Recently threatened to remove news content from facebook in the us in response to a proposed law, the journalism competition and preservation act (jcpa), which would give news organisations greater power to negotiate fees for content shared on the platform. the jcpa was introduced in congress by minnesota senator amy klobuchar and has bipartisan support. last year, a similar law was passed in australia and led to news on facebook being briefly suspended.
Australian law took effect in march 2021 and resulted in a brief shutdown of facebook news feeds in the country. this prompted criticism from the public, leading meta to quickly reverse its decision and broker a deal with the australian government. supporters of the jcpa in the us argue that social media will become america’s “de facto local newspapers” if the act doesn’t pass.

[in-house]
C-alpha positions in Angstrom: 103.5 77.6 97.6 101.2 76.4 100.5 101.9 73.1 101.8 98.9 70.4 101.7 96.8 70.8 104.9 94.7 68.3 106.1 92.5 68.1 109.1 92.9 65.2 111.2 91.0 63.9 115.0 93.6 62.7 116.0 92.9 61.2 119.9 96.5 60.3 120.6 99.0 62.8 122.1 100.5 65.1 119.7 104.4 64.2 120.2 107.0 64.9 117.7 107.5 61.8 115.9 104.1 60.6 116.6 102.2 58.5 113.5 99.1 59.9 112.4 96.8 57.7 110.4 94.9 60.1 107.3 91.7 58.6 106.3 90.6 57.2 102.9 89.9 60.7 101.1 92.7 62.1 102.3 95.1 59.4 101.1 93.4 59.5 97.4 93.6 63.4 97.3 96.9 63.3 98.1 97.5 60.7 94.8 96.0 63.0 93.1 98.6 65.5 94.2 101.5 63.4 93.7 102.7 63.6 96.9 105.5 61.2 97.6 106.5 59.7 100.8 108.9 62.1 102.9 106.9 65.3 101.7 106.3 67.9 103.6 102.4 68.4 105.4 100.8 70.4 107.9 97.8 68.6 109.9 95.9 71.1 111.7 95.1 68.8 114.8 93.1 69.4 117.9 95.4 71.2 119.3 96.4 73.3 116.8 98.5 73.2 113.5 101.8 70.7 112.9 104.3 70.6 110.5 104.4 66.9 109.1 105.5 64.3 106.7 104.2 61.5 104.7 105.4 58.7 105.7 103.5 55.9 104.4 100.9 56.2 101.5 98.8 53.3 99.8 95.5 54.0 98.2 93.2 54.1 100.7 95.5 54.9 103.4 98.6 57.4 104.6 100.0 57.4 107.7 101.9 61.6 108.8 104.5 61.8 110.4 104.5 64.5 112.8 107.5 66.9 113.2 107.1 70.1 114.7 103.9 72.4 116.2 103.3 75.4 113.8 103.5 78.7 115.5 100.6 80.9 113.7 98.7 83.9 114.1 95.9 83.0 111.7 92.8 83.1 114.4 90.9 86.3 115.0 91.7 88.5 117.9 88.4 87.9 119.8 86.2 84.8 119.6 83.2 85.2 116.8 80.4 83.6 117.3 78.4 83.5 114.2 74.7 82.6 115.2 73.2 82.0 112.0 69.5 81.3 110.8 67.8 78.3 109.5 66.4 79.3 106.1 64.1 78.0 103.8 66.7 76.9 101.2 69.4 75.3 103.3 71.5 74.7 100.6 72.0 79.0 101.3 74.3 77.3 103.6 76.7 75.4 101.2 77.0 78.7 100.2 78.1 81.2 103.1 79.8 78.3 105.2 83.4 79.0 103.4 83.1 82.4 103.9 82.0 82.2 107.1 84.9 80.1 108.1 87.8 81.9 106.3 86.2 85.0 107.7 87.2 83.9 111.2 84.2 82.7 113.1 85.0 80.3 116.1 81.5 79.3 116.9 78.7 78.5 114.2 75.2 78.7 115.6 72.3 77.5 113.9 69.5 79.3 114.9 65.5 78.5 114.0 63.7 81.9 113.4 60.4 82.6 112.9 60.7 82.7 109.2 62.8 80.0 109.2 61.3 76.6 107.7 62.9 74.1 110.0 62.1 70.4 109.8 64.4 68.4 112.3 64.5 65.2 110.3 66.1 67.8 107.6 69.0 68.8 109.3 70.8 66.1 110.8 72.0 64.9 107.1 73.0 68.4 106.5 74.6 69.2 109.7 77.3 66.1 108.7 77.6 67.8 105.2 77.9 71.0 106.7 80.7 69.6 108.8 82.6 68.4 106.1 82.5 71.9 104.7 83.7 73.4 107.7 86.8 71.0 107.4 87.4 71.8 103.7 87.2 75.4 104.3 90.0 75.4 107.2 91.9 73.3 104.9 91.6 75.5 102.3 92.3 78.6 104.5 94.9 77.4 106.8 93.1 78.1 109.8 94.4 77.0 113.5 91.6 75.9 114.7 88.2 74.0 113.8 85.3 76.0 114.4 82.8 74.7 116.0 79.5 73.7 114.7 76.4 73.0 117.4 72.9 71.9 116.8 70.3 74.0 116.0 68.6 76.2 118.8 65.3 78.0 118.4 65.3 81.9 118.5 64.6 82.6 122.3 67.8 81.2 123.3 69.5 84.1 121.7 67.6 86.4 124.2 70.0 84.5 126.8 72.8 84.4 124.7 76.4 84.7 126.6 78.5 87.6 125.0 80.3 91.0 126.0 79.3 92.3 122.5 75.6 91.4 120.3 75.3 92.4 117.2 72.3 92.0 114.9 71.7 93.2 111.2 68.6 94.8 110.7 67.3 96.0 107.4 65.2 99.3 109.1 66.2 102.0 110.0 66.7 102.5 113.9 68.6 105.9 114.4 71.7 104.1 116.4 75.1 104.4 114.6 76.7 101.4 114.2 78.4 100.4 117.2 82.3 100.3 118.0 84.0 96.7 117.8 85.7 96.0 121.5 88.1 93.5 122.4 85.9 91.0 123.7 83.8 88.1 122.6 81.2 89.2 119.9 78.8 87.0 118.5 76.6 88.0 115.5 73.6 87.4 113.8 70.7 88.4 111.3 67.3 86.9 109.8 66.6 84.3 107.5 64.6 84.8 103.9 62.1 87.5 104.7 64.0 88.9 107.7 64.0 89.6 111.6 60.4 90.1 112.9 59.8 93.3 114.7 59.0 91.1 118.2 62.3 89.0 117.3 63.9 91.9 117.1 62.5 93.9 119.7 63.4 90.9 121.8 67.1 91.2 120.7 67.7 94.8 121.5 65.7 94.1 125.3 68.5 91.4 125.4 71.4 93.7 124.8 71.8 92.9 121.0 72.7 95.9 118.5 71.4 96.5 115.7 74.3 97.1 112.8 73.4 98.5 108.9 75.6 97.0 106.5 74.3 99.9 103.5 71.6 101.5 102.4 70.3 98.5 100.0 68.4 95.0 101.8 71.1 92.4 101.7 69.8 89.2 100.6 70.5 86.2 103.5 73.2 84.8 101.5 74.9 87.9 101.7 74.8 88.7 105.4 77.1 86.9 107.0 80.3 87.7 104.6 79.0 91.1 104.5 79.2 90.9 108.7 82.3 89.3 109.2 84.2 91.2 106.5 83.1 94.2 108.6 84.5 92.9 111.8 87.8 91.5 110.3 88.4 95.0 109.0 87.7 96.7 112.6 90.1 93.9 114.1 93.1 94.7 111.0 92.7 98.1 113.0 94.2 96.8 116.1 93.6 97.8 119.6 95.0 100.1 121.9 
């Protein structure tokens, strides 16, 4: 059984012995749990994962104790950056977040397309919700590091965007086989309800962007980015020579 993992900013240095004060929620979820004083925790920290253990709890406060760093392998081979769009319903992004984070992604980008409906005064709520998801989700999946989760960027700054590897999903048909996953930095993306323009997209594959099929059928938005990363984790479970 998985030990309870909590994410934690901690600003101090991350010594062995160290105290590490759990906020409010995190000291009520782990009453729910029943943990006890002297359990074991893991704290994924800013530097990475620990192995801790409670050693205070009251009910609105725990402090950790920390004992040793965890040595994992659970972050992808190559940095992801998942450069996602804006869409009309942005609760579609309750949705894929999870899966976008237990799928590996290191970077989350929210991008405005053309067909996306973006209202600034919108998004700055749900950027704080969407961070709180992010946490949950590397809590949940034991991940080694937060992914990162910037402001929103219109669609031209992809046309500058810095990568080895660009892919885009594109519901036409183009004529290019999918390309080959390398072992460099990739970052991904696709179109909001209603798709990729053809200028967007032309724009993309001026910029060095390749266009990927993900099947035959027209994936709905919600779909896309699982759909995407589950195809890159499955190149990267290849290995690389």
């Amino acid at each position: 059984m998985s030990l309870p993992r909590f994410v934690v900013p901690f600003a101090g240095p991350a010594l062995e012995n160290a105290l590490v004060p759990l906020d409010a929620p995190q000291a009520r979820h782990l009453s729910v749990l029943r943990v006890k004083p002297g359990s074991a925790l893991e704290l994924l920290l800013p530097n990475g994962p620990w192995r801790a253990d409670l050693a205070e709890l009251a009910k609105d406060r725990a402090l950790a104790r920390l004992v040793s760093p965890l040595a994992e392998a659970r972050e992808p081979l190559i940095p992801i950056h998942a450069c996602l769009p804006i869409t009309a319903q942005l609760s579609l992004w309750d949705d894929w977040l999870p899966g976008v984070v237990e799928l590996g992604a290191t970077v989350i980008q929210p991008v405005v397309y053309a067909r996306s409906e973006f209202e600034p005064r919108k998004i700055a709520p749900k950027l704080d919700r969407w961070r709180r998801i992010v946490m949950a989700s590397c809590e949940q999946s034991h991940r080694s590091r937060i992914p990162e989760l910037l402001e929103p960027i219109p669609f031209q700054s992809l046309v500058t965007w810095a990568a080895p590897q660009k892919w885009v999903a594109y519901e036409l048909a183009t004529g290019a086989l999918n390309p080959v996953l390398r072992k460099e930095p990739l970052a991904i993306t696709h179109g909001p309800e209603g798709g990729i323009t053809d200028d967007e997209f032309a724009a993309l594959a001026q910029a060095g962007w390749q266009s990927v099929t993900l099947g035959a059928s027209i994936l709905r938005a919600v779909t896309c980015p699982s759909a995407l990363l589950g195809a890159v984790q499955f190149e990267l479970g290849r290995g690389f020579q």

Companies argue that meta generates huge sums of money from news articles shared on the platform, while local news in particular struggled during the pandemic. however, a meta spokesperson, andy stone, said that sharing news on facebook accounts for only a fraction of its revenue. matt stoller, director of research at the american economic liberties project, said media outlets were being “eaten alive” by meta, and that meta’s efforts to blackmail congress prove why it is a threat to democracies worldwide.